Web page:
News & Politics

Testing Company Pearson Uses Social Media to Spy on Students

The company claims it is contractually obligated to do so.

Across the country, many students are taking the Partnership for Assessment of Readiness for College and Careers (PARCC) test, which was put together by a group of states with assistance from the testing company Pearson. Twelve states and the District of Columbia currently use these tests, although many students are choosing to opt out over concerns that the tests are not a good use of school time.

News broke this week that Pearson is actively spying on the social media feeds of students, monitoring their posts related to the tests. In a statement posted on its website, Pearson claimed it is contractually obligated to do so in order to maintain the integrity of the test (for example, to prevent cheating).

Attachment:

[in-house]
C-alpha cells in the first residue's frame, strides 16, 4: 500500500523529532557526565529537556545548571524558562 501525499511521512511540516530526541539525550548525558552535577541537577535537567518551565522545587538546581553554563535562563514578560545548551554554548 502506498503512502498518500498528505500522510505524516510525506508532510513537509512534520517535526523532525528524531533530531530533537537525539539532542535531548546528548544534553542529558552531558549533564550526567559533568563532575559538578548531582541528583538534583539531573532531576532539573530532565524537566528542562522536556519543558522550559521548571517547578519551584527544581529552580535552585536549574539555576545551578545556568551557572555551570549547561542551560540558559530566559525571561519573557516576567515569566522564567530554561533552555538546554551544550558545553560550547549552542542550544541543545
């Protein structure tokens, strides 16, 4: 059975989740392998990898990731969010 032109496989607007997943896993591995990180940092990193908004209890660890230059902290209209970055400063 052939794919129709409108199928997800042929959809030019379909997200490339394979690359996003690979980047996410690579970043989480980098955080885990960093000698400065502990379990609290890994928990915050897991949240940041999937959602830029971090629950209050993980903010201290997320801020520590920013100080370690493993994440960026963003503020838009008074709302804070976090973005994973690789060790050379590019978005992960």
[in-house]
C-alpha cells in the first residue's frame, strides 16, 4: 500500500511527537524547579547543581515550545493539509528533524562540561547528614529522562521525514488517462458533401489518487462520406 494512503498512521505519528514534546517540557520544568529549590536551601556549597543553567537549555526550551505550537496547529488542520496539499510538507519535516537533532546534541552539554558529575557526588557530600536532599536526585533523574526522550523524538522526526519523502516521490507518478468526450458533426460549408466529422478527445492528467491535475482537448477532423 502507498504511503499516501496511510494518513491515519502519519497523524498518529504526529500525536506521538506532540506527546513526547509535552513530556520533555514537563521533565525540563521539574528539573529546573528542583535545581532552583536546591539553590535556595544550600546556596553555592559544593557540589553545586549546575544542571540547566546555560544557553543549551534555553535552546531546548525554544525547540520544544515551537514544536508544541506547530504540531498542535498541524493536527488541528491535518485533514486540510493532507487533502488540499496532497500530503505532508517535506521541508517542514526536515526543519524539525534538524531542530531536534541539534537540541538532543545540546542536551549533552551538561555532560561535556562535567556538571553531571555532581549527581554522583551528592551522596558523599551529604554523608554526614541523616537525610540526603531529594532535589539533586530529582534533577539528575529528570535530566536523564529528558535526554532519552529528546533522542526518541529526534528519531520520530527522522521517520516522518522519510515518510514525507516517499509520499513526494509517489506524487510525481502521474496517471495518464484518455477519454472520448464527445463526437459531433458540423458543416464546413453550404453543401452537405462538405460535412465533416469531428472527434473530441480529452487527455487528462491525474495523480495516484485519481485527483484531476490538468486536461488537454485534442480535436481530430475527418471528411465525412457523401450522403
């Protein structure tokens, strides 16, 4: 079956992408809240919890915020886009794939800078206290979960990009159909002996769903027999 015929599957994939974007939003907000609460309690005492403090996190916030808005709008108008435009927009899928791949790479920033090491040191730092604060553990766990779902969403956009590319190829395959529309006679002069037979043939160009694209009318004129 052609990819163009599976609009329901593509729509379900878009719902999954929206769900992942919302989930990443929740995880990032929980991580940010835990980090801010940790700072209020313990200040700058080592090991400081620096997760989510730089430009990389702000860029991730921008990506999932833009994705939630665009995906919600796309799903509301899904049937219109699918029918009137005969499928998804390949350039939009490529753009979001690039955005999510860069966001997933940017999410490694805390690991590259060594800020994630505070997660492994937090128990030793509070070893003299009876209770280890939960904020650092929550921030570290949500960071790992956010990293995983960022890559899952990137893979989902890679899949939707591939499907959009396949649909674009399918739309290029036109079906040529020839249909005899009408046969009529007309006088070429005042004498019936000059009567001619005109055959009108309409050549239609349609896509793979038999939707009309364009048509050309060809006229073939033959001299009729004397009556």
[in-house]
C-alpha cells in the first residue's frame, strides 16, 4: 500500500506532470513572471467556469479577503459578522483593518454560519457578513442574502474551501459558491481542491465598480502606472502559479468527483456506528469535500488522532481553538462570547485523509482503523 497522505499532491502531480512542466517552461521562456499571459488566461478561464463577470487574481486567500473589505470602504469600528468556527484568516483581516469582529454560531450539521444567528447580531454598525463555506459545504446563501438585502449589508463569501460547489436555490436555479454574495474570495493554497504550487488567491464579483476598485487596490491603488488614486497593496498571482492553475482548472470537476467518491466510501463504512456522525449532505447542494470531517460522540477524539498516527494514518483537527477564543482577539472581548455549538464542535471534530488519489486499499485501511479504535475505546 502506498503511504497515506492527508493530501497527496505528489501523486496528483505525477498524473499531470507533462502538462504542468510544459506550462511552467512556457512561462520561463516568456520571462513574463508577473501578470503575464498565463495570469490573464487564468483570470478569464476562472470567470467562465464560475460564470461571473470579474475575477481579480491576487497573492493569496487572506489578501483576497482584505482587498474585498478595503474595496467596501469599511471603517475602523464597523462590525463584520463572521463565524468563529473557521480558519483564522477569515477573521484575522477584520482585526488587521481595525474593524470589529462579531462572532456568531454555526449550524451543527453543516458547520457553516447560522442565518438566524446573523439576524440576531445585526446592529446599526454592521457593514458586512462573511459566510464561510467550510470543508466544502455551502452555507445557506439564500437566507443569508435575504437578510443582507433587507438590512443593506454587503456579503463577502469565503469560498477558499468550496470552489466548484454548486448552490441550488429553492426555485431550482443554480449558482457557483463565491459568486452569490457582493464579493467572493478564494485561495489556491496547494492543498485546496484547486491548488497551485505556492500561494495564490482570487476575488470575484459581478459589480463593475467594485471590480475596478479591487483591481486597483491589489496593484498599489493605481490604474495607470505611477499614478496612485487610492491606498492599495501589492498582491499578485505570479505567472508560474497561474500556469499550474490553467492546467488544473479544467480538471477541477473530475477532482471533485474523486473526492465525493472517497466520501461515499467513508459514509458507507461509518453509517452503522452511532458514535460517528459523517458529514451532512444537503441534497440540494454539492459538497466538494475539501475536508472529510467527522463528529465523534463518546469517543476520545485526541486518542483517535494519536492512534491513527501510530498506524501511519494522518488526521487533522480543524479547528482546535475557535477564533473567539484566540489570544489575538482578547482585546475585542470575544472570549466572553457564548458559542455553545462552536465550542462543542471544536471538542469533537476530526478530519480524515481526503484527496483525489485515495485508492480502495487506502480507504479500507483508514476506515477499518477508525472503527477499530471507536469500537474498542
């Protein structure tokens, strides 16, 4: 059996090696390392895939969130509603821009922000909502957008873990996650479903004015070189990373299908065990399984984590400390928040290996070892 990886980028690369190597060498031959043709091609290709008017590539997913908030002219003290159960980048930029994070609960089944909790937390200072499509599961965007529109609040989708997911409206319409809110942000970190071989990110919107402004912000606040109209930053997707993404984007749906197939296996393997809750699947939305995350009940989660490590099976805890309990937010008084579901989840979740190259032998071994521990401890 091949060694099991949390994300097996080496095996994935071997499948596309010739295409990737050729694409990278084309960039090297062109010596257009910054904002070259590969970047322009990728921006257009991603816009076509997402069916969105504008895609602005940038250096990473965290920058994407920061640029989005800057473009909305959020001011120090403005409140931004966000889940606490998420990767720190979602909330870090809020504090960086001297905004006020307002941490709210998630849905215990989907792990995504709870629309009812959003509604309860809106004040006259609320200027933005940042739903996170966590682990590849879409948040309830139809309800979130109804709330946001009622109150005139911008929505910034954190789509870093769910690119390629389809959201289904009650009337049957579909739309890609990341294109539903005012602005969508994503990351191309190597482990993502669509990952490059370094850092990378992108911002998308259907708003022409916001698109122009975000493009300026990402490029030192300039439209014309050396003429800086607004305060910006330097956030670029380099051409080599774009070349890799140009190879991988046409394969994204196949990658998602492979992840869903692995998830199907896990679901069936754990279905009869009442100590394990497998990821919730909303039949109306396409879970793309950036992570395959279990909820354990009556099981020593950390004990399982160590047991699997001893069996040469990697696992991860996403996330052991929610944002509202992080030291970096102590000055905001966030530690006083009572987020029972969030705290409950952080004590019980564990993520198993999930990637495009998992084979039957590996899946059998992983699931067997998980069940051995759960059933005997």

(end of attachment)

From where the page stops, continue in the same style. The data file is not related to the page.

In response to the revelations, the American Federation of Teachers (AFT) demanded an immediate halt to the Pearson monitoring and asked the company to point to the contractual language.

“It’s one thing to protect intellectual property, but this raises far too many questions,” said AFT president Randi Weingarten. “How is Pearson monitoring students? What information about students does Pearson have, where did it get it, and what will it keep? Is Pearson reviewing everything students post? What protections are there for student privacy?”

The spying first came to light when Pearson contacted New Jersey officials about possible cheating on a PARCC test after a student posted a Twitter message containing a photo related to the exam. But after investigating the incident, a New Jersey superintendent concluded that it was posted after the test and that no details about the exam were disclosed, raising questions about why Pearson is actually monitoring social media posts about its controversial test.

Zaid Jilani is an AlterNet staff writer. Follow @zaidjilani on Twitter.

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